By Steve Weinstein
By Devon Maloney
By Tessa Stuart
By Alison Flowers
By Albert Samaha
By Jesse Jarnow
By Eric Tsetsi
By Raillan Brooks
In any case, the cops set up recording equipment next to Sam's phone to record conversations with Simmons. The first recorded call was on Sept. 17, 1997, and then two days later. (Later, the cops accidentally erased one of the conversations.)
Sam's rage was apparently growing. Simmons says the last time the two spoke by phone, on Sept. 21, the boy told him with delight what he did to the cops' recording equipment. "He took a hammer to it," says Simmons. "He pulled wires out from the phone. He struck the lock until it came off. He bashed it with a hammer. Then he poured cleaning fluid all over it and was getting ready to light it on fire when his parents pulled up." Sam left a note on the equipment that, as Simmons recalls, said: "Sometimes in our life we're faced with difficult decisions. We must do what is right deep down in our hearts, even if we know we can get in trouble for it and even if others tell us it's wrong."
Simmons again portrays himself as a sort of counselor to the boy. "He said he was terrified of the cops and what they would do with him and his parents would beat on him," says Simmons. "He's meant to be afraid of me, not his parents or the police."
Simmons says that he told Sam it was all going to be OK and that Sam decided to face the music and not run away from the cops. The next day, Sam told a counselor about breaking the equipment. The counselor, once again, told Manzie's parents.
Dolores Manzie freaked, according to later accounts, and told counselors that Sam was out of control. Later, on ABC's 20/20, she insisted to Barbara Walters that, before the murder, she had told a judge in the case: "You do what you have to do. I'm not taking him home."
Sam was driven by Shoreline personnel to a hospital crisis center to determine whether he was a danger to himself or others. After much debate, the hospital agreed to keep him for 24 hours. Sam woke up in the hospital the next morning. His parents feared him. Like a hot potato, he was tossed to a counselor from Ocean County Superior Court's family-crisis intake unit who placed him in a shelter for one night. The next morning, he and his parents went before Judge James Citta.
"We're afraid of Sam," Nicolas Manzie told the judge, as was later reported in an account of the case in American Lawyer. "He calls me names with the F-words in them, just like, you know, total disrespect."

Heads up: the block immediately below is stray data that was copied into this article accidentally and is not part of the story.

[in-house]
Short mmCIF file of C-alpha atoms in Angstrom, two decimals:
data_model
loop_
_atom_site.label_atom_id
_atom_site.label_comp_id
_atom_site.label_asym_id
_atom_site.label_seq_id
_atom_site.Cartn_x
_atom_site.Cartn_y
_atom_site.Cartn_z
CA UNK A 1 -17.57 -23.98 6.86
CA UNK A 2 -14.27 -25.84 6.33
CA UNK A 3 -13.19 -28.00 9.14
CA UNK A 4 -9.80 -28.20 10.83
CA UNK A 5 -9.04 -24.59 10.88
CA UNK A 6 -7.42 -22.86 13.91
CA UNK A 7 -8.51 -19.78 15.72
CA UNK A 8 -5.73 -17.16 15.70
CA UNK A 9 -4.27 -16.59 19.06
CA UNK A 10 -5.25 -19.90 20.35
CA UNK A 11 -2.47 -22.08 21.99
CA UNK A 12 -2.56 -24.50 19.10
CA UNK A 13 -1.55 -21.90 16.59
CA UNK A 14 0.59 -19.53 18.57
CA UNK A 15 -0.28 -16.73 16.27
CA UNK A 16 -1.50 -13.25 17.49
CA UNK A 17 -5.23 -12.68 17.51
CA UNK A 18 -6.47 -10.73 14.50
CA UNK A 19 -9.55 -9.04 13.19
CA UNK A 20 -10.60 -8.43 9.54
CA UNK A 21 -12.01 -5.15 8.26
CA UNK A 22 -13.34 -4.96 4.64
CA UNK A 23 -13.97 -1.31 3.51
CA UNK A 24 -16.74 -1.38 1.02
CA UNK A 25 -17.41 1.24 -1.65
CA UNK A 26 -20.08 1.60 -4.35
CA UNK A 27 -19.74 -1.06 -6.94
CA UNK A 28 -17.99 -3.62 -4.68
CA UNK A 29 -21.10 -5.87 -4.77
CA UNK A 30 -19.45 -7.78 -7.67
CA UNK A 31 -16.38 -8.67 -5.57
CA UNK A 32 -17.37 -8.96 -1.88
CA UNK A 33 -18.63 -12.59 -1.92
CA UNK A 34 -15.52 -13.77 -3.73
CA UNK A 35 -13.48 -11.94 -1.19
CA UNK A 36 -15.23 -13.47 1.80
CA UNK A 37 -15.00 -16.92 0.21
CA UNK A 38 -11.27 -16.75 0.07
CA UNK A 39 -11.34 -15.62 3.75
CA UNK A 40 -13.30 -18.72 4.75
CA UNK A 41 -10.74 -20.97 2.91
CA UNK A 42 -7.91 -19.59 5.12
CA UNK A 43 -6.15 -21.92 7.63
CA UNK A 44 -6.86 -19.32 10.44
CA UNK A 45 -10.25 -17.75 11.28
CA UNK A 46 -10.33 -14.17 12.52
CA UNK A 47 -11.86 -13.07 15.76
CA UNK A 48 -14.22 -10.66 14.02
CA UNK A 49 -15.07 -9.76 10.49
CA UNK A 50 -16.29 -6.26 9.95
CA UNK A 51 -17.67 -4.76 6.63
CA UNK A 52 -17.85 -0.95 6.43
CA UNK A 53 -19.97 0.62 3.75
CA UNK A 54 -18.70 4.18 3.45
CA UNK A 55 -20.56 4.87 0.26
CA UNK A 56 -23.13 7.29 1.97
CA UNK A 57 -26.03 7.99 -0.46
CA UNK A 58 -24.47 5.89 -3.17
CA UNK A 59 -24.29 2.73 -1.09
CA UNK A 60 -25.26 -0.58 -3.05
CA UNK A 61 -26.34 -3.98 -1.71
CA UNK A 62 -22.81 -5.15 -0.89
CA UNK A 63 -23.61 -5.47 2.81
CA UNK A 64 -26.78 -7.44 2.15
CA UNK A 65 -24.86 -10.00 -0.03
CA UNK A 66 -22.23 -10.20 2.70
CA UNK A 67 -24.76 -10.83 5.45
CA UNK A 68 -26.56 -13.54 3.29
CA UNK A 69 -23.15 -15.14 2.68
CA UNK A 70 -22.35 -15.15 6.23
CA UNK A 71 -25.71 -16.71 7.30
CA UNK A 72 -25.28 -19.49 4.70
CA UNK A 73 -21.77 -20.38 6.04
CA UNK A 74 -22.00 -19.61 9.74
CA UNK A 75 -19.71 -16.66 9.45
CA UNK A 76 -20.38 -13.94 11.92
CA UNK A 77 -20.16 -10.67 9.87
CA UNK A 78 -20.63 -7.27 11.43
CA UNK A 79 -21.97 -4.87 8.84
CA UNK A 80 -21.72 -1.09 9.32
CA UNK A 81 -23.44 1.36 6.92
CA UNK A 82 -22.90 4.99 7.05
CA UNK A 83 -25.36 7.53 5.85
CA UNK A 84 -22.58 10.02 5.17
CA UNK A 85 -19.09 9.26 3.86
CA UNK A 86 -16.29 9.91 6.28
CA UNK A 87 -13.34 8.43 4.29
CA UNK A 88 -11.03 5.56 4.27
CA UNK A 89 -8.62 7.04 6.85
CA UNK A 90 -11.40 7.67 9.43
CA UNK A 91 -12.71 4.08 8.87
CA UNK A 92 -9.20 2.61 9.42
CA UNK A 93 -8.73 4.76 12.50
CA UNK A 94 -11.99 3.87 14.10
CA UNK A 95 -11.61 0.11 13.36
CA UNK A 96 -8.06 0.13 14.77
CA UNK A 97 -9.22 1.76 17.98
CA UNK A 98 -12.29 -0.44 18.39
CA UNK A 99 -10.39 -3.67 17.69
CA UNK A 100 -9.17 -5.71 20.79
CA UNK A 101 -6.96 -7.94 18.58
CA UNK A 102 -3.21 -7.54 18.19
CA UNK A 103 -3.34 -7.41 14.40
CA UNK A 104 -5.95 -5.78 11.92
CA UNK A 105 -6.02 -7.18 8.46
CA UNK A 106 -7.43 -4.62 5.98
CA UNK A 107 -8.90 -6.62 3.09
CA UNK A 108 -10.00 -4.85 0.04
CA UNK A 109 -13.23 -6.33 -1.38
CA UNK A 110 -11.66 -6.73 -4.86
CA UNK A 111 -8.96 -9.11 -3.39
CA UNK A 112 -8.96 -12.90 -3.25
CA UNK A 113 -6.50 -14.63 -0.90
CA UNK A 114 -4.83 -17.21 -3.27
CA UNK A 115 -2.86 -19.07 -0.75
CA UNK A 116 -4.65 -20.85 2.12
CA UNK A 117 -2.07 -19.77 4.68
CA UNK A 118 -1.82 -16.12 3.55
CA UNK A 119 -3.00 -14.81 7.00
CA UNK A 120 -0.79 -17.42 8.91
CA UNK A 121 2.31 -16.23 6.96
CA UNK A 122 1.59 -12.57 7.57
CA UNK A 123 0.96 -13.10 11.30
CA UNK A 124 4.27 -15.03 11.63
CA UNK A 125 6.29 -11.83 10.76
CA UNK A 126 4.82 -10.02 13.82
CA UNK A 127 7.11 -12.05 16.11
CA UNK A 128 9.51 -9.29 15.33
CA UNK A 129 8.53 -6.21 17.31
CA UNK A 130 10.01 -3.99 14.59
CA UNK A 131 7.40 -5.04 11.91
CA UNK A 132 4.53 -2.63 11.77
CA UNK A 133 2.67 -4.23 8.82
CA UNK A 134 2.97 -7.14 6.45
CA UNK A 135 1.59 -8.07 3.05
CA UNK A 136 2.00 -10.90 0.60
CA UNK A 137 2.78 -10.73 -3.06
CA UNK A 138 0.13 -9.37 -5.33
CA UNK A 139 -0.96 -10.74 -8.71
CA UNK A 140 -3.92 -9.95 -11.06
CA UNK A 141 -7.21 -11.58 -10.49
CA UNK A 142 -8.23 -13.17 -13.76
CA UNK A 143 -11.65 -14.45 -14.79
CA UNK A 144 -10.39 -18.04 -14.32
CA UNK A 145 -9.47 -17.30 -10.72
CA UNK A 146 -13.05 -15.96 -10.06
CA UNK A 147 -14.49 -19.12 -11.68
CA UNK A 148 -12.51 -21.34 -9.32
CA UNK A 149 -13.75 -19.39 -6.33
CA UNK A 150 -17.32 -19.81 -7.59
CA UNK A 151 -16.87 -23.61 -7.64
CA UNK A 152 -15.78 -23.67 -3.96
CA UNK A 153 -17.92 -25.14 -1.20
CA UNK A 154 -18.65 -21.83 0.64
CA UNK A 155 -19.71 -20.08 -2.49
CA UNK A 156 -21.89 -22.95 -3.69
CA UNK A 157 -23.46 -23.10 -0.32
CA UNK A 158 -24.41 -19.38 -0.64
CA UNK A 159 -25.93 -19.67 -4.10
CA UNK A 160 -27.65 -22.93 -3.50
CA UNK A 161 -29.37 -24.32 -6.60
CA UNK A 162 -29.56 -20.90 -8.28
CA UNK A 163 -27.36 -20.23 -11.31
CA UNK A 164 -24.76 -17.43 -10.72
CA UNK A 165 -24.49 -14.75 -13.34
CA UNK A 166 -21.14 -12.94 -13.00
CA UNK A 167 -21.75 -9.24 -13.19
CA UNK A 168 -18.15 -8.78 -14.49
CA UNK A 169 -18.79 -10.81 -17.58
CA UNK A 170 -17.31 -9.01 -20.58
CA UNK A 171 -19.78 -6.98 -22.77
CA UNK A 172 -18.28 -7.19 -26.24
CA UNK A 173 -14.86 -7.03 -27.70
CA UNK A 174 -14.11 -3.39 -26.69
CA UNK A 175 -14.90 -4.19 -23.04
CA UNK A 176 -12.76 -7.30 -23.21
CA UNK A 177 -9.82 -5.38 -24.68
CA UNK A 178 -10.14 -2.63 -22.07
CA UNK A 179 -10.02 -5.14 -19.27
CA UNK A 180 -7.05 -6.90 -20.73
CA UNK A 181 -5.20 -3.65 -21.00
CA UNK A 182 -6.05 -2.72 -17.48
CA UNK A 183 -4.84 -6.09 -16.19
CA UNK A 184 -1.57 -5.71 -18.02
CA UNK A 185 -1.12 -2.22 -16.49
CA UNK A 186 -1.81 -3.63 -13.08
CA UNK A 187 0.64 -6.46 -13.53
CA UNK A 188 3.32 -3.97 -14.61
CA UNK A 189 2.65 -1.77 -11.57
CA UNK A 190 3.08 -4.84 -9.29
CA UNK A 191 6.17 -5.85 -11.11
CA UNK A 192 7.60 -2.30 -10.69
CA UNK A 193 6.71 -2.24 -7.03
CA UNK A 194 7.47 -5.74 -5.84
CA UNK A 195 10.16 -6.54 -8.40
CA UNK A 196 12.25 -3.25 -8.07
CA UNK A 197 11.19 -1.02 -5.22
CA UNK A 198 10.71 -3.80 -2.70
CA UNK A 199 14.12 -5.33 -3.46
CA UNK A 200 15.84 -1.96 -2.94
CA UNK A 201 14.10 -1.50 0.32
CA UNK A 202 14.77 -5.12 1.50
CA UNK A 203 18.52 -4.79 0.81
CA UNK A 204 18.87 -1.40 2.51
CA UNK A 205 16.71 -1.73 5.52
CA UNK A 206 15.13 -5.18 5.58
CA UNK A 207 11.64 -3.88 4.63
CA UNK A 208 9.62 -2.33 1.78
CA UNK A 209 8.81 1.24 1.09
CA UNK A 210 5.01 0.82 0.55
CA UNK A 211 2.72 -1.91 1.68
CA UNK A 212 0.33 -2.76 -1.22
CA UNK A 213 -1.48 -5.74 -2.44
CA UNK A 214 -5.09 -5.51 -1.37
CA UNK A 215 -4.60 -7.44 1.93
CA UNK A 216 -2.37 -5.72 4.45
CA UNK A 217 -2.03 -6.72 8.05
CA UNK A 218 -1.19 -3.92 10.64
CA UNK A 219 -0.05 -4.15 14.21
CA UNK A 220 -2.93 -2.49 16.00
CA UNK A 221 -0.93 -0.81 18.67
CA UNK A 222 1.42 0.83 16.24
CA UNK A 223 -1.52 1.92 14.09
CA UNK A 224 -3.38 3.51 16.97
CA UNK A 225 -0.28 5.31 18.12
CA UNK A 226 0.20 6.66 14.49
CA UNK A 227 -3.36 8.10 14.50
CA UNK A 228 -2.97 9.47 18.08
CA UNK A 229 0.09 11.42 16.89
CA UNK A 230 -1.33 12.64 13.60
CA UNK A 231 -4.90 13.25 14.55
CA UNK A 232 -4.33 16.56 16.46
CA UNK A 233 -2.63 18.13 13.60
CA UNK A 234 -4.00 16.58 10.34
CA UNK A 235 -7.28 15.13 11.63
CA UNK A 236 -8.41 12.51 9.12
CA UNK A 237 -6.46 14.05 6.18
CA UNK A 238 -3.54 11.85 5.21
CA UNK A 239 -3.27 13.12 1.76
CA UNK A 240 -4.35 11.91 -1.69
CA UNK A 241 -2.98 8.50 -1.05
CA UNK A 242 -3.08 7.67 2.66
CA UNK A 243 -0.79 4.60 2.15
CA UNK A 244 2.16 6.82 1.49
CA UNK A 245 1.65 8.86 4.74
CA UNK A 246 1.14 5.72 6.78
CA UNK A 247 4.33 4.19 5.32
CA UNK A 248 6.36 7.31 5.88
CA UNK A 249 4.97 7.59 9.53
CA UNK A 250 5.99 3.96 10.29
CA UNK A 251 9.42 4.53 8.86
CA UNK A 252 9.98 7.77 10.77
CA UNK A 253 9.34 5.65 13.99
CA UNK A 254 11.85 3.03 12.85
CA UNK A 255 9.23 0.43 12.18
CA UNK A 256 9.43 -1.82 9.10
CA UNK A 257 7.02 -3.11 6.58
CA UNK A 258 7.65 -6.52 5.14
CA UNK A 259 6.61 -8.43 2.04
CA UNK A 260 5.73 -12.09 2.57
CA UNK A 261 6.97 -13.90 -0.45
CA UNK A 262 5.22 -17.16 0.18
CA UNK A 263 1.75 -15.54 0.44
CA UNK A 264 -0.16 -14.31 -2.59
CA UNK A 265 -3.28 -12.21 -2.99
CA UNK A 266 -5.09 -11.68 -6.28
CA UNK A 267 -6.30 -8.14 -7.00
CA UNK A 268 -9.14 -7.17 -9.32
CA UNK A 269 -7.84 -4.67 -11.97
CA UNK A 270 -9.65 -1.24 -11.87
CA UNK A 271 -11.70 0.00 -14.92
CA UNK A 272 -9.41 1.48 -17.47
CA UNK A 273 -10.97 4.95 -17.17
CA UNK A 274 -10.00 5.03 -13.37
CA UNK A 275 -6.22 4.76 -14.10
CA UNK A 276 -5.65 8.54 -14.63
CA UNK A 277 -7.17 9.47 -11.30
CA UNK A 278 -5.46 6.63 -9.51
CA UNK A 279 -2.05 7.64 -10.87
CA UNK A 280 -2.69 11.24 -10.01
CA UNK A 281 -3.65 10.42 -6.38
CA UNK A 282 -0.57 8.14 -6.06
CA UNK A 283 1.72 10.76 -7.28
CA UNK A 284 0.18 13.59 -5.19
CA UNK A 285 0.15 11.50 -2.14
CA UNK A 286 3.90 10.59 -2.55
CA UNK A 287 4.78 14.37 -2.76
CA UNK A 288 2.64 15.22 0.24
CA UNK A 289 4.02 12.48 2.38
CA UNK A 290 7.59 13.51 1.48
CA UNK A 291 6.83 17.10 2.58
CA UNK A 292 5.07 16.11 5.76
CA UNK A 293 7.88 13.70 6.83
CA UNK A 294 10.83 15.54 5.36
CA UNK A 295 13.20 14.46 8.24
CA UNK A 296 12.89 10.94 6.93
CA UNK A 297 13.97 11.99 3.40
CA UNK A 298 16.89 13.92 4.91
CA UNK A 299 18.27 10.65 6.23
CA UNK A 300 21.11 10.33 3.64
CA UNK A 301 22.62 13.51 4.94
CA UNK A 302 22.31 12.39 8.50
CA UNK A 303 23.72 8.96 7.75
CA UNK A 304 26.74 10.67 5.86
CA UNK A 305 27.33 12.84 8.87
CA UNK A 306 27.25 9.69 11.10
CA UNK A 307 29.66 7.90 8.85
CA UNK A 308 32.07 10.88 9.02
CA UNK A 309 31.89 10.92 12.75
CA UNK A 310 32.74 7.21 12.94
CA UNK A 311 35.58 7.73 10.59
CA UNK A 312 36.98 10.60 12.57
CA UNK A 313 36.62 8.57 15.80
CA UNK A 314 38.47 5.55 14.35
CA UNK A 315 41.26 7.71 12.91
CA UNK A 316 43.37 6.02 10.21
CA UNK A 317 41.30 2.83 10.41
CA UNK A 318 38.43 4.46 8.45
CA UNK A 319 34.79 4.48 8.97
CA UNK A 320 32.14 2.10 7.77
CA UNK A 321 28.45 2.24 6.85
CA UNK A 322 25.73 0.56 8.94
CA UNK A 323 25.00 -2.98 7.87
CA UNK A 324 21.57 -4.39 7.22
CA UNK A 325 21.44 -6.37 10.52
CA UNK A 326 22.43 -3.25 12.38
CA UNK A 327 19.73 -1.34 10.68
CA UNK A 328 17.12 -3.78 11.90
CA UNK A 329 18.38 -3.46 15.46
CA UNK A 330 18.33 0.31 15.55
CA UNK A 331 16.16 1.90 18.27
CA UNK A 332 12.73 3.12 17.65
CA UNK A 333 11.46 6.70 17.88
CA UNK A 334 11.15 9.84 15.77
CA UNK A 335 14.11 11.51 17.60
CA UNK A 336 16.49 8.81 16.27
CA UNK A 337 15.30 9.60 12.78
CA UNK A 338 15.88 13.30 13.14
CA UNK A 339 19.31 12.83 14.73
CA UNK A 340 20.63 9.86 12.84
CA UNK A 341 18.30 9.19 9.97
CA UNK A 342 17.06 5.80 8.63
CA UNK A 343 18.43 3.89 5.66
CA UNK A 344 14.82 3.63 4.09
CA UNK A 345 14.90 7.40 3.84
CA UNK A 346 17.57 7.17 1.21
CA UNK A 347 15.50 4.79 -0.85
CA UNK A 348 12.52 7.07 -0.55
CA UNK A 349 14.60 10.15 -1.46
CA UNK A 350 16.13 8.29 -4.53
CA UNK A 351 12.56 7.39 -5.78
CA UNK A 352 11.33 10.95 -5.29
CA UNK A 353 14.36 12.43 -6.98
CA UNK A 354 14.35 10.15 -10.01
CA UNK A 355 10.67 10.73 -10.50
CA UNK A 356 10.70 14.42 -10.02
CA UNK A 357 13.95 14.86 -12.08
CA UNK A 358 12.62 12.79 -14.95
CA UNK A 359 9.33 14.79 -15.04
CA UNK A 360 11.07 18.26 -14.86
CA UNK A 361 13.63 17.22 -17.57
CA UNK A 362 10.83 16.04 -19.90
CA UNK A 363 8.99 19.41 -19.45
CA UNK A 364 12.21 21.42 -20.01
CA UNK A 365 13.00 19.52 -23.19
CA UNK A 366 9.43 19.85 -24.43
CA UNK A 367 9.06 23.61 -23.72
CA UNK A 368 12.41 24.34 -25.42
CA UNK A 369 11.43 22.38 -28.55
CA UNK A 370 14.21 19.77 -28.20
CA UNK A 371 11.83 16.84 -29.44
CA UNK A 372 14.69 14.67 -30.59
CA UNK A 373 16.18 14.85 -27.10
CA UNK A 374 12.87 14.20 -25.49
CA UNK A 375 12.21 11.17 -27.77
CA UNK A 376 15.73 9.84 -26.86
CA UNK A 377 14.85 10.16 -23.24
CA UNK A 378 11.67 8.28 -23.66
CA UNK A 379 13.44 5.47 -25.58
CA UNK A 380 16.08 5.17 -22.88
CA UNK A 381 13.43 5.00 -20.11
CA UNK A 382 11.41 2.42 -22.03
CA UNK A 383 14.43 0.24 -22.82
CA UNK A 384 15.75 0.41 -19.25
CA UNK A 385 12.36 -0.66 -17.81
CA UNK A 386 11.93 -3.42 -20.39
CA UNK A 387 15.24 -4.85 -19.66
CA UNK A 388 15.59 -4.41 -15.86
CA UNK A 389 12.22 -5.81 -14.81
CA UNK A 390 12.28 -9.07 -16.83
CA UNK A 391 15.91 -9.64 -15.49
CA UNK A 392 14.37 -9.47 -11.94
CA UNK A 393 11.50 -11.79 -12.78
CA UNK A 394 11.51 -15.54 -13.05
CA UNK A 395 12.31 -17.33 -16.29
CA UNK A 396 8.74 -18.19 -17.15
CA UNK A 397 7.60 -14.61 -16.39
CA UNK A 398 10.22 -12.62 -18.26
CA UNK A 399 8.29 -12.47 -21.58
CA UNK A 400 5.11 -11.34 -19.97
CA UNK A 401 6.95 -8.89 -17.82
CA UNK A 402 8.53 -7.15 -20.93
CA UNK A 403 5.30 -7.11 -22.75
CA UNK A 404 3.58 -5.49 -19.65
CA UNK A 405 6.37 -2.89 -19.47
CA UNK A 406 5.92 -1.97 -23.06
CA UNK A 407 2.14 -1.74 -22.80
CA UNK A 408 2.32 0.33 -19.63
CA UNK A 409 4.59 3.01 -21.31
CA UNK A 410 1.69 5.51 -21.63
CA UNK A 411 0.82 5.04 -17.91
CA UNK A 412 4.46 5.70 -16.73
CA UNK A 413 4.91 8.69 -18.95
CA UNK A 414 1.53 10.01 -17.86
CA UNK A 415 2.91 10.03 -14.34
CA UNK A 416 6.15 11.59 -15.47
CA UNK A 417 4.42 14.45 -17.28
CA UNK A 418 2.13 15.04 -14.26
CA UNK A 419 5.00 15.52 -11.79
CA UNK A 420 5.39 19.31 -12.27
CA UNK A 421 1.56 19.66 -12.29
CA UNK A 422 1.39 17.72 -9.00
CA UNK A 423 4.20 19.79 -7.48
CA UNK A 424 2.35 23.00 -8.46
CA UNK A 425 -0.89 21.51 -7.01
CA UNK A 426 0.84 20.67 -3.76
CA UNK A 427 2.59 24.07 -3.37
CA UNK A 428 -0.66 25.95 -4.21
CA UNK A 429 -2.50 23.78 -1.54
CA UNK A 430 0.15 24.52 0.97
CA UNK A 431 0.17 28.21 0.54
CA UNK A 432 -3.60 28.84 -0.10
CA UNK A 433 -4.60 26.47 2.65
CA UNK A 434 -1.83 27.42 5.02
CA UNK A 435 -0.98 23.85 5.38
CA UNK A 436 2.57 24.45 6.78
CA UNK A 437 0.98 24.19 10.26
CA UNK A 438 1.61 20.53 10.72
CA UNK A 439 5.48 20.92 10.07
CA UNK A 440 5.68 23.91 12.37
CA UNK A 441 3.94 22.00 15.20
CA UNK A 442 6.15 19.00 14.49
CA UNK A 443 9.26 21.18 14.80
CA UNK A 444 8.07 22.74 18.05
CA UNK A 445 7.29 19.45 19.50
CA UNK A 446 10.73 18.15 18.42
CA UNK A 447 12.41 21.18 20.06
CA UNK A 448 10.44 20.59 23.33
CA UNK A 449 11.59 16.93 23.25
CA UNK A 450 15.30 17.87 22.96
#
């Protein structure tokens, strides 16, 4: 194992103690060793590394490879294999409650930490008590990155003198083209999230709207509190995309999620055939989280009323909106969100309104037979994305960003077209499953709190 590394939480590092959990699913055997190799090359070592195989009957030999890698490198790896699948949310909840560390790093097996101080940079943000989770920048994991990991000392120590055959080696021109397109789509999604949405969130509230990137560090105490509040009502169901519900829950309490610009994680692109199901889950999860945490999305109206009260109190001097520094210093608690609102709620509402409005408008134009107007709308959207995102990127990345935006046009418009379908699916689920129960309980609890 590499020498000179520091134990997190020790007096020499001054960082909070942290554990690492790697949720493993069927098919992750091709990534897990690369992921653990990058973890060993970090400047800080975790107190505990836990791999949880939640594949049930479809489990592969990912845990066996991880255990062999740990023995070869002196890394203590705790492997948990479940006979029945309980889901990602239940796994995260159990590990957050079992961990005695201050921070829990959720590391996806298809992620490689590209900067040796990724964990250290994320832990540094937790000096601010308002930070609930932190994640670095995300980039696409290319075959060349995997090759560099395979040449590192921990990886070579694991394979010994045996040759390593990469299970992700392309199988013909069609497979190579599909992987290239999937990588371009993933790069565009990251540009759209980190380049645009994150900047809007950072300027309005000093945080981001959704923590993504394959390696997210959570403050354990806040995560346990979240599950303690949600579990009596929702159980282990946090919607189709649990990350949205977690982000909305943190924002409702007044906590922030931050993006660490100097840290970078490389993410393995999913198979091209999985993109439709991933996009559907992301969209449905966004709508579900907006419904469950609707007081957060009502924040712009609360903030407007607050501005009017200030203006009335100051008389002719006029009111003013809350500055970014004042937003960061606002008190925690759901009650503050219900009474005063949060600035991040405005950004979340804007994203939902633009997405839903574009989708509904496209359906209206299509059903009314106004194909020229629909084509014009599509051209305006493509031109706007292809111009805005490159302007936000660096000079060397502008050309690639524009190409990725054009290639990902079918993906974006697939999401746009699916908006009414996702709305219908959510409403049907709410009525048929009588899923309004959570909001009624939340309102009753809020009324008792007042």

The judge told the Manzies to take their son home. That same day on Long Island, Suffolk County police slapped handcuffs on Steve Simmons. He was charged with a class "E" felony of sodomy and held on $50,000 bail.
Things seemed to have settled down that day and the next. Then, inexplicably, the Manzies decided to leave their son so they could lead a bus charter to a Connecticut casino. Bored stiff, Sam didn't even have his computer; it was sitting at the police station as evidence.
It was Sept. 27, 1997. He was home alone.
'I knew i was gonna get screwed.'
Eddie Werner walked down Iowa Court in Jackson with a mission. He was going to earn those walkie-talkies. If he had to hit every house in the neighborhood, he would get enough people to buy enough wrapping paper and candy to push him over the top.
When he knocked on the Manzies' door, Sam opened it. As the story later unfolded, the older boy told Eddie to come inside. The boy hesitated, but followed when Sam said he had to get his glasses.
The door closed, and Manzie locked it. Eddie began to cry. Werner carried him up the stairs. It's unclear exactly what happened between the boys. Most reports have characterized it as a rape and murder, but Sam confessed only to the murder; he didn't address prosecutor's allegations that he first had sex with the boy. He strangled Eddie with an alarm-clock cord, then took a photograph of the lifeless body, half naked with the cord and a man's necktie around its neck.
Sam stuffed the body into a suitcase and dragged it across the street, leaving it in the woods behind a neighbor's house. Twenty-four hours later, Sam confessed to the crime.
'People are going to buy it 'cause they hate Sam and they hate me.'
Sam Manzie got 70 years for killing Eddie Werner. Steve Simmons will get out much earlier. He's waiting for Suffolk County to bring him back to Long Island to try him on the sodomy charge. But even if he's convicted, the maximum sentence is only four years.
Simmons says he thinks he'll be out of jail sometime next year. By then, he says, the book he swears he and Sam plan to write will be finished. "It will sell because people in this country are stupid," says Simmons. "They're gonna read it to find out how he killed Eddie Werner. I don't want to read the details. It turns my stomach. But people are going to buy it 'cause they hate Sam and they hate me."